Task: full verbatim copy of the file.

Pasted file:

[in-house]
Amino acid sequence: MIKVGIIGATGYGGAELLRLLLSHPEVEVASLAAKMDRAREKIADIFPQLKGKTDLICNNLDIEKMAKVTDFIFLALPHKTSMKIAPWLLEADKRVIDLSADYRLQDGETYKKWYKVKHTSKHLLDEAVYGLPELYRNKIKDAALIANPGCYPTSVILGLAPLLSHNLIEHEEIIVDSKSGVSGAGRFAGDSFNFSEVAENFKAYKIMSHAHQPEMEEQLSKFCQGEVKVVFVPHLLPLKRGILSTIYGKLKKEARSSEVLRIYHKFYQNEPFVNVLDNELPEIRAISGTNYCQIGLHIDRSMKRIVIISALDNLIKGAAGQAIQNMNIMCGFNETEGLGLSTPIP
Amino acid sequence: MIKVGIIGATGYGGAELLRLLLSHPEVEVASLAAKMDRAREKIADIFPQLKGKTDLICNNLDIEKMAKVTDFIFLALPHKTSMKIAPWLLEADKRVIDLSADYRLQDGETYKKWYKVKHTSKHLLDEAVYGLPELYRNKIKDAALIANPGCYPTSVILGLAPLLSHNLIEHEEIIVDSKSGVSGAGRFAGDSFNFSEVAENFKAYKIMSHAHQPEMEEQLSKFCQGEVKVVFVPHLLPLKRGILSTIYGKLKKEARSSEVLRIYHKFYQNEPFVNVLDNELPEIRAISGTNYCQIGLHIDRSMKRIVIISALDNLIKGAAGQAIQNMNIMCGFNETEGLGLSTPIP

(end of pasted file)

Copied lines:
[in-house]
Amino acid sequence: MIKVGIIGATGYGGAELLRLLLSHPEVEVASLAAKMDRAREKIADIFPQLKGKTDLICNNLDIEKMAKVTDFIFLALPHKTSMKIAPWLLEADKRVIDLSADYRLQDGETYKKWYKVKHTSKHLLDEAVYGLPELYRNKIKDAALIANPGCYPTSVILGLAPLLSHNLIEHEEIIVDSKSGVSGAGRFAGDSFNFSEVAENFKAYKIMSHAHQPEMEEQLSKFCQGEVKVVFVPHLLPLKRGILSTIYGKLKKEARSSEVLRIYHKFYQNEPFVNVLDNELPEIRAISGTNYCQIGLHIDRSMKRIVIISALDNLIKGAAGQAIQNMNIMCGFNETEGLGLSTPIP
Amino acid sequence: MIKVGIIGATGYGGAELLRLLLSHPEVEVASLAAKMDRAREKIADIFPQLKGKTDLICNNLDIEKMAKVTDFIFLALPHKTSMKIAPWLLEADKRVIDLSADYRLQDGETYKKWYKVKHTSKHLLDEAVYGLPELYRNKIKDAALIANPGCYPTSVILGLAPLLSHNLIEHEEIIVDSKSGVSGAGRFAGDSFNFSEVAENFKAYKIMSHAHQPEMEEQLSKFCQGEVKVVFVPHLLPLKRGILSTIYGKLKKEARSSEVLRIYHKFYQNEPFVNVLDNELPEIRAISGTNYCQIGLHIDRSMKRIVIISALDNLIKGAAGQAIQNMNIMCGFNETEGLGLSTPIP